Skin cancer is a group of skin cells that have been damaged in a way that results in uncontrolled growth.  Depending on the type of skin cancer, this can result in spread to distant sites in the body or locally destructive growth.  Either forms of spread can result in damage to the body and eventual death if not treated.

     

     

  • What is sun burn and how can I prevent it?

    Sunburn is the reaction of your skin to exposure to ultraviolet radiation from the sun. Depending on your skin type and the season, sunburn can occur after as little as ten minutes of sun exposure if adequate protection is not provided. Fair skin types and people with light coloured hair and eyes are the most prone to sun burn and hence to the subsequent development of skin cancer.  Most Australians are aware of the danger of sun exposure, but sun burn is still very common because people underestimate the amount of ultraviolet radiation they are exposing themselves to.  This includes days when it is overcast, cooler or windy, when the burning effects of the sun may not be noticed before a sunburn has already happened.  All sunburns cause damage to the cells of your skin, and these changes include damage to the DNA of your cells.  Over many years, enough damage to the DNA of your cells can accumulate to cause a skin cancer to develop.  Many older people experience skin cancers many years after the activities that caused them have stopped, and may continue to have skin cancers appear from time to time despite minimal sun exposure.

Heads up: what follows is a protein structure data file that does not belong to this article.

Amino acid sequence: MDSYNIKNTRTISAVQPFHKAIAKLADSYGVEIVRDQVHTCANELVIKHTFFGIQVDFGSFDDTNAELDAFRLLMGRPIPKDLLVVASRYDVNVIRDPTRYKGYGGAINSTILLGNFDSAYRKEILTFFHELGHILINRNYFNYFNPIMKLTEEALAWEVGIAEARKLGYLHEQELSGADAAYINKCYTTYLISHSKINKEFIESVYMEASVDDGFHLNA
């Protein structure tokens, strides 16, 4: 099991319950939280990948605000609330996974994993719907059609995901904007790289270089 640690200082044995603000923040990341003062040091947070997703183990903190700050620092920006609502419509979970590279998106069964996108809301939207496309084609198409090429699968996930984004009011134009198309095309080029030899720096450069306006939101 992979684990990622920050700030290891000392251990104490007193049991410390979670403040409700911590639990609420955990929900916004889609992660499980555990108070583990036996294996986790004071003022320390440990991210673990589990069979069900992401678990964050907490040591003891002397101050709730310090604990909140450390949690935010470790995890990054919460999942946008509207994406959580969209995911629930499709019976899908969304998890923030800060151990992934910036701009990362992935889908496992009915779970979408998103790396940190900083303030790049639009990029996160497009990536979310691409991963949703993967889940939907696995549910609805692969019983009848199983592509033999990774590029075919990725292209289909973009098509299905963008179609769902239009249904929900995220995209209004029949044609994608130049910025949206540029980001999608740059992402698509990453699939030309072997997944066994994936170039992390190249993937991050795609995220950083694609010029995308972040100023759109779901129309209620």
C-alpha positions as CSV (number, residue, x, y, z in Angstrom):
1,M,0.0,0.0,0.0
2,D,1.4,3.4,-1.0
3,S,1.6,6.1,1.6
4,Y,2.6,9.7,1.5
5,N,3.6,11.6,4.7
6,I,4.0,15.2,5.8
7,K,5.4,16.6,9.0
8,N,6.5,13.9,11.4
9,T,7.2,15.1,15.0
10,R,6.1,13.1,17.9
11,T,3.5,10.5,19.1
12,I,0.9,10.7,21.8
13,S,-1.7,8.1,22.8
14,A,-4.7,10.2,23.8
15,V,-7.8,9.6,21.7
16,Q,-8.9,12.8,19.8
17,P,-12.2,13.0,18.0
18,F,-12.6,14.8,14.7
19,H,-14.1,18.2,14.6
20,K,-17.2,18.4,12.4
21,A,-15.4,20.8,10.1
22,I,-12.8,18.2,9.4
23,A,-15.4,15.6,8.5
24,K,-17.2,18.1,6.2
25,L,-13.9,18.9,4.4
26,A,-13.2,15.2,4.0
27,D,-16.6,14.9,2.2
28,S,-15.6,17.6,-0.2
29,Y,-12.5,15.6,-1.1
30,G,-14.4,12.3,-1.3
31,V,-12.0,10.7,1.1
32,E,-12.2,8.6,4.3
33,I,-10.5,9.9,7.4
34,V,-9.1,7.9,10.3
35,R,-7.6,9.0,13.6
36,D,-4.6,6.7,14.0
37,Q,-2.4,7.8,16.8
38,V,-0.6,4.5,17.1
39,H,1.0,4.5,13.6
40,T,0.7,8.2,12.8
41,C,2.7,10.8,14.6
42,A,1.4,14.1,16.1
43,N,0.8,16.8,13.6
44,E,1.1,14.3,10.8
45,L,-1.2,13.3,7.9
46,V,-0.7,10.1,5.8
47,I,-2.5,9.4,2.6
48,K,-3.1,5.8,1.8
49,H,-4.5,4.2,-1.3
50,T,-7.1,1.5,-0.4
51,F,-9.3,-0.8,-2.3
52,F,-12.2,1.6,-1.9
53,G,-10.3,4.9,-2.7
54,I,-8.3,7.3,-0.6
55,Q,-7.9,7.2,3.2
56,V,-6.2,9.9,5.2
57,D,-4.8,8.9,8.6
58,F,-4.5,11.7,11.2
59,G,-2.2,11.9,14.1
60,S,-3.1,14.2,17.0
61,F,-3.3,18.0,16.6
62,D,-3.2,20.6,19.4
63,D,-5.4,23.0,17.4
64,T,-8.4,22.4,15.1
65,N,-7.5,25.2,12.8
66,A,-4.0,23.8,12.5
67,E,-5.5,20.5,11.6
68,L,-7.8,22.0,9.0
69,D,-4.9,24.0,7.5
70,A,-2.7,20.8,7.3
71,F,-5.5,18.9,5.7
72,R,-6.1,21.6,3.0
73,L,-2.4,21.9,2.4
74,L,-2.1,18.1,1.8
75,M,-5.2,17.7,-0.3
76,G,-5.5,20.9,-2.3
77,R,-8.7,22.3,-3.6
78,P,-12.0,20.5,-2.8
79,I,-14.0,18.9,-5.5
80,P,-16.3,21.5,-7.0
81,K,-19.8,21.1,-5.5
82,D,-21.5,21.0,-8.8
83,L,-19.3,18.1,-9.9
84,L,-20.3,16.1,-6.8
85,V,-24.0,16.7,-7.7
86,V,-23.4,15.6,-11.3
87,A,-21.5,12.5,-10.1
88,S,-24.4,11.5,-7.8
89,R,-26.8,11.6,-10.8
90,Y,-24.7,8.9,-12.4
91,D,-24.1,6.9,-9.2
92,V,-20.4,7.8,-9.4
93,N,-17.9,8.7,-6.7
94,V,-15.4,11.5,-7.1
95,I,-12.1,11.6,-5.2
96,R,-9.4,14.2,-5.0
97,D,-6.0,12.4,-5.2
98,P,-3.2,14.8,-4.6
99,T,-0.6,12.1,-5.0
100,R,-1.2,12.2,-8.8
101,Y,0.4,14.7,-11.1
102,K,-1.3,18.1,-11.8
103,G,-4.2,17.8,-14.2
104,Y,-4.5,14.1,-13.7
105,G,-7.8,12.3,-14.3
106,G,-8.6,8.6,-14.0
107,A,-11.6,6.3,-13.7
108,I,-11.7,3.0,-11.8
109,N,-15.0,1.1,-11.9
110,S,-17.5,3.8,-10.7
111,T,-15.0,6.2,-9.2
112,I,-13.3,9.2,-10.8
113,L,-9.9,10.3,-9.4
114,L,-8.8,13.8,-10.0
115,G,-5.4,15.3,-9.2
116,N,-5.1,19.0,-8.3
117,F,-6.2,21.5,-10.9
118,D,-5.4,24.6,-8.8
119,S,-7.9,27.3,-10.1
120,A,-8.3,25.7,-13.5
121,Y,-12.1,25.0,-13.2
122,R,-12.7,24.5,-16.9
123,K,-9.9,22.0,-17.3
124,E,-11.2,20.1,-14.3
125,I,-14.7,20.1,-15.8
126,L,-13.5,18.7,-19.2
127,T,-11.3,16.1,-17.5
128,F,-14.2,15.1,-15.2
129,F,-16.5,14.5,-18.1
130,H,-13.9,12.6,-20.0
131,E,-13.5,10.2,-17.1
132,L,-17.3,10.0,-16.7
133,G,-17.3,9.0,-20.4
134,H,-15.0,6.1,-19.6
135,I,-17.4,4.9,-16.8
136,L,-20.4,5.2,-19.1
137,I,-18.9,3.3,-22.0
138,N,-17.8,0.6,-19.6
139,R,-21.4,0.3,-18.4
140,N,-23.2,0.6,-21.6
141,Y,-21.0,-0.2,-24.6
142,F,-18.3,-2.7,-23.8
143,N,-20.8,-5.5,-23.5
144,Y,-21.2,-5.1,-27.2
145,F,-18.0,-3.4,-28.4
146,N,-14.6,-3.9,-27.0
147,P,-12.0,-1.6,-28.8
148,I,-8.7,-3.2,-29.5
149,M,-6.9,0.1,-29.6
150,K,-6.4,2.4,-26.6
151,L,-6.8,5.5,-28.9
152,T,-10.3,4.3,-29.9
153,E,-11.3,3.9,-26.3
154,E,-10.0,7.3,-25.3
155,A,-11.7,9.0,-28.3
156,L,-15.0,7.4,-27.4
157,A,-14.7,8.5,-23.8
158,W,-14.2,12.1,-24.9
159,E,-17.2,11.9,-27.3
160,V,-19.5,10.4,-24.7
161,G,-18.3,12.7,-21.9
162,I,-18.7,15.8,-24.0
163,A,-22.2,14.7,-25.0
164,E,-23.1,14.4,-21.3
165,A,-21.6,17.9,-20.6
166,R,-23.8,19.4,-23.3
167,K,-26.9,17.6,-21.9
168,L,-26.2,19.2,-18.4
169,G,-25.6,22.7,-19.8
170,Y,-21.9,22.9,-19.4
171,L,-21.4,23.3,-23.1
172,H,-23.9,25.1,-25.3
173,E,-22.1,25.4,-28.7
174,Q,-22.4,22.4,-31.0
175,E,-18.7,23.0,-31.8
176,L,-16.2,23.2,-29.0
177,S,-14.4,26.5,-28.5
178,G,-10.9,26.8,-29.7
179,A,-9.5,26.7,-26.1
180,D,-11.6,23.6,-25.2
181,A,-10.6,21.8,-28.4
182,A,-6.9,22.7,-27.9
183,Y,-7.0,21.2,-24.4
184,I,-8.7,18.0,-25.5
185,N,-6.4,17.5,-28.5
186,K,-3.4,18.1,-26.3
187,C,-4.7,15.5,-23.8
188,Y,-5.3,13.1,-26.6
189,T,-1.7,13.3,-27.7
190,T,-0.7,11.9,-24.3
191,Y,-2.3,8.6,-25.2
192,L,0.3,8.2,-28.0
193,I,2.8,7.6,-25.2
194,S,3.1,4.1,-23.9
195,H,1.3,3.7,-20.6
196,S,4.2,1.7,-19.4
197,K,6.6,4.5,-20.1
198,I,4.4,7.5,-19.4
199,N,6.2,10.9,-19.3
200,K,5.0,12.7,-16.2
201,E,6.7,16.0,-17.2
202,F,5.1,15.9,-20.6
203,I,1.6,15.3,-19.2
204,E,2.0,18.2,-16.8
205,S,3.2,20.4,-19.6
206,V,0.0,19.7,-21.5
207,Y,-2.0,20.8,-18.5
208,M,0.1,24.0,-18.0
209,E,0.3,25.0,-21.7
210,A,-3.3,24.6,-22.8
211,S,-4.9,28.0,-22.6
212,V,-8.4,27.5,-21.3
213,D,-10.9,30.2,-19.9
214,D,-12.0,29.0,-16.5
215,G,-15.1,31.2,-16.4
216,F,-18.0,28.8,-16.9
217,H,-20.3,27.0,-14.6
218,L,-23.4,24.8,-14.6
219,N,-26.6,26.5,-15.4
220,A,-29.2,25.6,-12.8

Prevention of sun burn is through covering your skin with clothing, hats and sunglasses or through the use of sunscreens at all times when ultraviolet light is intense enough to damage your skin.  This is typically between 10am and 3pm although this varies with season and climate.  Here in Queensland in the summer months the UV index may be extreme from early morning though to early evening

     sunburn

     

  • Why use Melanoma Scan to have my mole removal?

    Melanoma Scan doctors are dedicated skin cancer doctors, who are focussed on giving you the best outcome of your mole removal. 

    Whether it is a cosmetic shave excision, or a biopsy to diagnose or exclude melanoma, your doctor will provide you with the best experience possible under the circumstances, and the piece of mind that your mole will always be tested to exclude the possibility of melanoma or other skin cancer in the tissue.

    We are dedicated to giving you the best possible cosmetic outcome as well, especially where the mole is removed from the face or body because it is raised and getting traumatised or just generally “in the way”.  In these examples, our primary focus is on achieving an excellent cosmetic outcome. 

    Where melanoma is a possibility, the focus is on giving the pathologist the whole lesion to analyse, so a larger wound may be required, which of course can take longer to heal, but will ensure that the most accurate diagnosis is achieved. Your doctor will guide you through the process step by step to ensure it is pain free and minimise inconvenience.

    Melanoma Scan - Skin Cancer Clinic

    For further information, please feel free to Contact Us or follow the link to request an appointment by clicking Book Now.